Yesterday I awoke at 7 am. For the last two weeks, Chef, who lives upstairs from me, has taken me to the farmers’ market with him. But today he was going to get a few items for the pop-up restaurant he’s doing this week in Hollywood. For the uninitiated a pop-up is a restaurant within a restaurant. In this case, the restaurant that operates there on a daily basis does a thriving breakfast and lunch business, then closes up for the rest of the day. So at 4 pm Chef and his crew will come in, set up our stations, and within an hour, we’ll be ready to serve a five-course dinner.
It’s a pretty smart gig, in this case costing very little overhead (no rent), just the food costs and the labor of the chefs.
The labor part is hard to put a dollar sign on. I followed Chef to the market, waited while he was interviewed by the food show on our local NPR station, accompanied him to a seafood distributor downtown and then on to his friend Chef Alaska’s house where we were joined by another friend, Chef Xena. The four of us cooked from around 11 am to 10 pm. Let me add that Chef and Alaska had been working the entire previous day.
We started off with a shot of rum chased by Fever Tree ginger beer. Then the clock started and we were off. We made a kind of pistachio crumble that Chef had never made before but for which he had an idea in his head: he would sandwich it between layers of white chocolate and freeze it into a bark to put on the dessert. “Like a cookie bar, ” he said, “but with yummy pistachio goodness instead of gross cookies.”
Chef whisked together an orange blossom honey mixture with gelatin so that today we will shoot it through a device that will make it into foam. Aside from just being more fun than a water gun fight, it’s also gonna taste amazing: sweet and floral as a midsummer day.
For hours I took the tips off little mini broccoli called broccoli di cecco, so that you, dear diner, won’t see the blunt and browned end caused by the clippers they used in the field. The parts that weren’t perfect enough to serve as little broccoli garnishes went into a nearly florescent green broccoli puree later that evening.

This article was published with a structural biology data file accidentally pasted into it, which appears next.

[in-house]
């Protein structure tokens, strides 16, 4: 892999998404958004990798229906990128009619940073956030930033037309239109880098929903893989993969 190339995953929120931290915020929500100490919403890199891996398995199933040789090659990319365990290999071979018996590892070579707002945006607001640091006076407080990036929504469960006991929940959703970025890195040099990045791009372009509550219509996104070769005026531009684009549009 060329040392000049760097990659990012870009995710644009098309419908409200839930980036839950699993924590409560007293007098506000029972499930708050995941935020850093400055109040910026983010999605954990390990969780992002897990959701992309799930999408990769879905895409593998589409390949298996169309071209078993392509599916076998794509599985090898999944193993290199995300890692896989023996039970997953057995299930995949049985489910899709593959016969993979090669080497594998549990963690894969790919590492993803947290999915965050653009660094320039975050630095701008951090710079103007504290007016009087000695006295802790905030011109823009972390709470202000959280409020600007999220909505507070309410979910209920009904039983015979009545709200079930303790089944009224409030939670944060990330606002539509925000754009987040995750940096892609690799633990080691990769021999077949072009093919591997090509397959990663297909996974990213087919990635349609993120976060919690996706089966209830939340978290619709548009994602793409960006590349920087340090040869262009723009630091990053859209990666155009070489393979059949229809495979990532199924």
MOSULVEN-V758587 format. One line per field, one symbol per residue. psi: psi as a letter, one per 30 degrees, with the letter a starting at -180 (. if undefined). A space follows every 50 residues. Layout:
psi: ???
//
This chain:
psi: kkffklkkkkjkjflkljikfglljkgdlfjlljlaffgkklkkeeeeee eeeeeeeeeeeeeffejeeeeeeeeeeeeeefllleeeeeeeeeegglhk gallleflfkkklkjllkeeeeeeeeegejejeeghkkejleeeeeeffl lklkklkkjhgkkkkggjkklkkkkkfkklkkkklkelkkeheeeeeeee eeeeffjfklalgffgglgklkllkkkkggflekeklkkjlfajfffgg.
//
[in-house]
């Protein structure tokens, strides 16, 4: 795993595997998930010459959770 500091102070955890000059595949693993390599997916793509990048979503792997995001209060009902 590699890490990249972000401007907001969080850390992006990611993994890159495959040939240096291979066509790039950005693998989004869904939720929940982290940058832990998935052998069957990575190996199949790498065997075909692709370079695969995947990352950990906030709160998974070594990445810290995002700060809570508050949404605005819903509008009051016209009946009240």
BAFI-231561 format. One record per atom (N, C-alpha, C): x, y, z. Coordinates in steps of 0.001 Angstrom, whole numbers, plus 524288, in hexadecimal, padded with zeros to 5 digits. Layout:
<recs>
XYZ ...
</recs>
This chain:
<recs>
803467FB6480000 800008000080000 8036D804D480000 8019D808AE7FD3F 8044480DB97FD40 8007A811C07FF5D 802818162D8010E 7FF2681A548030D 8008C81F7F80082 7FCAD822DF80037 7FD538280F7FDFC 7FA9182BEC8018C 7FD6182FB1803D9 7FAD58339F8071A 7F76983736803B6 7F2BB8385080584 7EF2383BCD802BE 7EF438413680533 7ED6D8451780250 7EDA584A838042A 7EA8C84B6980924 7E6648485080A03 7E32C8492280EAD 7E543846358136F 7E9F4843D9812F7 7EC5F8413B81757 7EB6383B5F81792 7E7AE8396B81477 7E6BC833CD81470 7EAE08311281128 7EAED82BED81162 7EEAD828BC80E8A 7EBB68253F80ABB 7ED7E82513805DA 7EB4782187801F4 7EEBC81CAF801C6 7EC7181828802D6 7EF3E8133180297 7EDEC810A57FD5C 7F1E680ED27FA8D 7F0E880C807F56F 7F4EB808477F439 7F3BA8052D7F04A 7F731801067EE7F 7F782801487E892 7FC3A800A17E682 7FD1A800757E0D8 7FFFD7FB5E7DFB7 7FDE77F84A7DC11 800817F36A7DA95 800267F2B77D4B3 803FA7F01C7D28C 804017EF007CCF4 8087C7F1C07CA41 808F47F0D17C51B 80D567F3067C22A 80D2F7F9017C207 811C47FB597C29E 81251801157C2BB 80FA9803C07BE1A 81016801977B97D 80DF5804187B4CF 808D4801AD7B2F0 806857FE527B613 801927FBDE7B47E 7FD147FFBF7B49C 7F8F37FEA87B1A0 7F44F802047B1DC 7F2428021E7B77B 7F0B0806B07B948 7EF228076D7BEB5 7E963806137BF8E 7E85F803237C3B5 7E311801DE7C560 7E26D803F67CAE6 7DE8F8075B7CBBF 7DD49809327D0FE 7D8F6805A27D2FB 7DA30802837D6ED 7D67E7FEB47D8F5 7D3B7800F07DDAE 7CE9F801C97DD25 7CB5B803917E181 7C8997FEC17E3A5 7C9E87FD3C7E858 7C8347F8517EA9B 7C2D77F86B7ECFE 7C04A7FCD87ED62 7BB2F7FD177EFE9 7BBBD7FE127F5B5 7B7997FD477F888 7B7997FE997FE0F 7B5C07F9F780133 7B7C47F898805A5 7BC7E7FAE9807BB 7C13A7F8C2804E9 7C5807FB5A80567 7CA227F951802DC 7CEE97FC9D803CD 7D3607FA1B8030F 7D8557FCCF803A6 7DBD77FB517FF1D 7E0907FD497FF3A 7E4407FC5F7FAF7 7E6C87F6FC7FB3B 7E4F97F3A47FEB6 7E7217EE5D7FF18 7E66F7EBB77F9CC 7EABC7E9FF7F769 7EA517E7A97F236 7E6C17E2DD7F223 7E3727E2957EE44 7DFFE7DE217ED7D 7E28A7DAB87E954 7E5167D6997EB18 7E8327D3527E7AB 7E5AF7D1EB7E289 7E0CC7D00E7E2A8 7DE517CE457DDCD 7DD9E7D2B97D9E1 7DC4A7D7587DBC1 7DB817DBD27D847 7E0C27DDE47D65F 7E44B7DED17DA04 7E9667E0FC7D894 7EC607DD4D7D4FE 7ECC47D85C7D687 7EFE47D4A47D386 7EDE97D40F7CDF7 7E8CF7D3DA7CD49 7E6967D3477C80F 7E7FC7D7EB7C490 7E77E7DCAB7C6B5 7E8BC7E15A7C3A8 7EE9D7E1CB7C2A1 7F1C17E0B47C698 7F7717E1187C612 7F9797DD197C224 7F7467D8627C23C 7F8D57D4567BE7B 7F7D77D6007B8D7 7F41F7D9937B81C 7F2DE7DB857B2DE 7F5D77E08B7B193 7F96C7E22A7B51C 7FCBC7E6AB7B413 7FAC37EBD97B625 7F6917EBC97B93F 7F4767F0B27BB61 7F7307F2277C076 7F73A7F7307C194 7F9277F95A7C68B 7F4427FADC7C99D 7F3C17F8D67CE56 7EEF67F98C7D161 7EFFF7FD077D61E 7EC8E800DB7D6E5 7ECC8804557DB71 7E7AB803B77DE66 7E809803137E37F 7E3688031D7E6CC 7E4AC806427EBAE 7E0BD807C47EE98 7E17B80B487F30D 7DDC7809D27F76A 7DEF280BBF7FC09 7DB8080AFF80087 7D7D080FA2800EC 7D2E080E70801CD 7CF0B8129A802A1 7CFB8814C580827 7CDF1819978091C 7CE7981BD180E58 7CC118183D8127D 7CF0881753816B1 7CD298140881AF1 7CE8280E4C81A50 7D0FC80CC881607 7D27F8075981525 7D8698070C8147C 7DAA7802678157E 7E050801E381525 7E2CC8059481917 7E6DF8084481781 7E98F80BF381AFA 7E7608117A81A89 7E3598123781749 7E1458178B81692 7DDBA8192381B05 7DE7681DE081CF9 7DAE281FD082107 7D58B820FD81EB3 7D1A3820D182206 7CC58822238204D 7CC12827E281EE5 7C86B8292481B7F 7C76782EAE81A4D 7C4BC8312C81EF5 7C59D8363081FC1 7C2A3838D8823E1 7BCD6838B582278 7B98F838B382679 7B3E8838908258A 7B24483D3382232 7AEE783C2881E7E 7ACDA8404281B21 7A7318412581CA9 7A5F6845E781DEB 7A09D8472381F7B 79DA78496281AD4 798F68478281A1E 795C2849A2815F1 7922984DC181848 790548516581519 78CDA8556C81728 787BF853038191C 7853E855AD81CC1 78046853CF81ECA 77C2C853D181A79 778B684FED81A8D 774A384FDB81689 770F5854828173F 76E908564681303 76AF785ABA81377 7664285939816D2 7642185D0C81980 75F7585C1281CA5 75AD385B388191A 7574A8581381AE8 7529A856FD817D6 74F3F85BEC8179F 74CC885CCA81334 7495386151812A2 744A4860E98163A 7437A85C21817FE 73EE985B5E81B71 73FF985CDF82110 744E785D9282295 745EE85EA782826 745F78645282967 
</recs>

Sometime in the midst of all this, my energy waned and I started to shake. Never fear: Alaska whipped me up a bowl of barley risotto like the dish we’ll be serving tonight. He topped it with a good, sweet olive oil and wilted broccoli leaves. I sucked it shamelessly down.
Alaska finished making a red wine butter for the sturgeon that Chef had started the night before. He made a mushroom broth and a dozen other things.
Chef and Xena left for a while to make pâte à choux and when they came back we dove into sausage making – seafood blood sausage, that is. We stuffed twenty feet of casing with a combination of scallop mousse and chopped shrimp and then, for the blood, Chef added squid ink and a spice mix he’d made at home containing the traditional ingredients for blood sausage like allspice and nutmeg and cloves. You can see from the pictures how “gangster” it looked (Chef’s word.)
Before we went home, Chef and Alaska cooked off one of the soufflés. It turned out beautifully, looking like a foamy cup of cappuccino. Wait until you see what we’re going to do to it table-side. Oh yeah, you’re gonna wanna see.
Though I had met Alaska once before, I really only knew Chef when I arrived. But by the time we left, I felt like part of their family, indoctrinated by rum, stories and the skills to make a dozen new and delicious dishes.
The scary part is what comes next. Although Chef (who I can hear stirring now in the flat above me) is probably totally chillin’, I feel like an actor waking on the first day of a performance: shot through with adrenaline and terrified of going on stage.